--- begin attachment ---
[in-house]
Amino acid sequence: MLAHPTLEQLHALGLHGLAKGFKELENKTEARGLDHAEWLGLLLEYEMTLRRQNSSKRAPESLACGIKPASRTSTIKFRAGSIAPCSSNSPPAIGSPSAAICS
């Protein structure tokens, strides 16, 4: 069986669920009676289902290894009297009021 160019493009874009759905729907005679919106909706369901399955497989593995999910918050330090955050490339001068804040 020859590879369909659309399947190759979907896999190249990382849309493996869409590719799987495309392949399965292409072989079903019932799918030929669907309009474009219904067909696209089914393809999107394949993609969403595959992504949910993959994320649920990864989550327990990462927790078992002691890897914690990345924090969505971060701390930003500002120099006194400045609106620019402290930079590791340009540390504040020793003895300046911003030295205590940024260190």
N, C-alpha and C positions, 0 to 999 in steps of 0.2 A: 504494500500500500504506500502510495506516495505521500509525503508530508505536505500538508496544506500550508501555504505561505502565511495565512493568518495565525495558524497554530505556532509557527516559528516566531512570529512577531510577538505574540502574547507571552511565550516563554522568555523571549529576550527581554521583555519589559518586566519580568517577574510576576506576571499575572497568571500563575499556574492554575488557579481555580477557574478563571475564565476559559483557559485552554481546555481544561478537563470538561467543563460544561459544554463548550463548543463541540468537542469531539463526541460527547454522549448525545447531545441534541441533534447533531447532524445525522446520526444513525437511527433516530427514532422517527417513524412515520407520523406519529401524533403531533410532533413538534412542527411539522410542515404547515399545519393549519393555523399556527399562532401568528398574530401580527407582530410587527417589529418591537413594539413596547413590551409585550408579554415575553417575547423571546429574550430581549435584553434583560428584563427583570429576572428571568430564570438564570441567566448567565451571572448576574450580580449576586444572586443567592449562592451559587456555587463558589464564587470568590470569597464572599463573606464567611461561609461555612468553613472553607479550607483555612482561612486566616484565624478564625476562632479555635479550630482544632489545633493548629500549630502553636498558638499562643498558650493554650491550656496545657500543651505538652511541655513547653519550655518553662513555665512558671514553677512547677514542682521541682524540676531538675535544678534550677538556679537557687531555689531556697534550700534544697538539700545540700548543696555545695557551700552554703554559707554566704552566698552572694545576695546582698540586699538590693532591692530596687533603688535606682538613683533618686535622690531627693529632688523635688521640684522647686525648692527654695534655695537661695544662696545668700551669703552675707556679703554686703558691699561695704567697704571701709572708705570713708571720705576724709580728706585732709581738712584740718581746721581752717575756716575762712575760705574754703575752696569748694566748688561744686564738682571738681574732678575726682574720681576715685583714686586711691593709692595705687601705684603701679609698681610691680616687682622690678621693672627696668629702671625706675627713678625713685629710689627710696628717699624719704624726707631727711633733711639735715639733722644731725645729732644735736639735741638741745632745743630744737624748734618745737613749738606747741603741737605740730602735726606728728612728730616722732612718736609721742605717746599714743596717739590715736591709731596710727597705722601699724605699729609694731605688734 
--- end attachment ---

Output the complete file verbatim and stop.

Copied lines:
[in-house]
Amino acid sequence: MLAHPTLEQLHALGLHGLAKGFKELENKTEARGLDHAEWLGLLLEYEMTLRRQNSSKRAPESLACGIKPASRTSTIKFRAGSIAPCSSNSPPAIGSPSAAICS
């Protein structure tokens, strides 16, 4: 069986669920009676289902290894009297009021 160019493009874009759905729907005679919106909706369901399955497989593995999910918050330090955050490339001068804040 020859590879369909659309399947190759979907896999190249990382849309493996869409590719799987495309392949399965292409072989079903019932799918030929669907309009474009219904067909696209089914393809999107394949993609969403595959992504949910993959994320649920990864989550327990990462927790078992002691890897914690990345924090969505971060701390930003500002120099006194400045609106620019402290930079590791340009540390504040020793003895300046911003030295205590940024260190």
N, C-alpha and C positions, 0 to 999 in steps of 0.2 A: 504494500500500500504506500502510495506516495505521500509525503508530508505536505500538508496544506500550508501555504505561505502565511495565512493568518495565525495558524497554530505556532509557527516559528516566531512570529512577531510577538505574540502574547507571552511565550516563554522568555523571549529576550527581554521583555519589559518586566519580568517577574510576576506576571499575572497568571500563575499556574492554575488557579481555580477557574478563571475564565476559559483557559485552554481546555481544561478537563470538561467543563460544561459544554463548550463548543463541540468537542469531539463526541460527547454522549448525545447531545441534541441533534447533531447532524445525522446520526444513525437511527433516530427514532422517527417513524412515520407520523406519529401524533403531533410532533413538534412542527411539522410542515404547515399545519393549519393555523399556527399562532401568528398574530401580527407582530410587527417589529418591537413594539413596547413590551409585550408579554415575553417575547423571546429574550430581549435584553434583560428584563427583570429576572428571568430564570438564570441567566448567565451571572448576574450580580449576586444572586443567592449562592451559587456555587463558589464564587470568590470569597464572599463573606464567611461561609461555612468553613472553607479550607483555612482561612486566616484565624478564625476562632479555635479550630482544632489545633493548629500549630502553636498558638499562643498558650493554650491550656496545657500543651505538652511541655513547653519550655518553662513555665512558671514553677512547677514542682521541682524540676531538675535544678534550677538556679537557687531555689531556697534550700534544697538539700545540700548543696555545695557551700552554703554559707554566704552566698552572694545576695546582698540586699538590693532591692530596687533603688535606682538613683533618686535622690531627693529632688523635688521640684522647686525648692527654695534655695537661695544662696545668700551669703552675707556679703554686703558691699561695704567697704571701709572708705570713708571720705576724709580728706585732709581738712584740718581746721581752717575756716575762712575760705574754703575752696569748694566748688561744686564738682571738681574732678575726682574720681576715685583714686586711691593709692595705687601705684603701679609698681610691680616687682622690678621693672627696668629702671625706675627713678625713685629710689627710696628717699624719704624726707631727711633733711639735715639733722644731725645729732644735736639735741638741745632745743630744737624748734618745737613749738606747741603741737605740730602735726606728728612728730616722732612718736609721742605717746599714743596717739590715736591709731596710727597705722601699724605699729609694731605688734 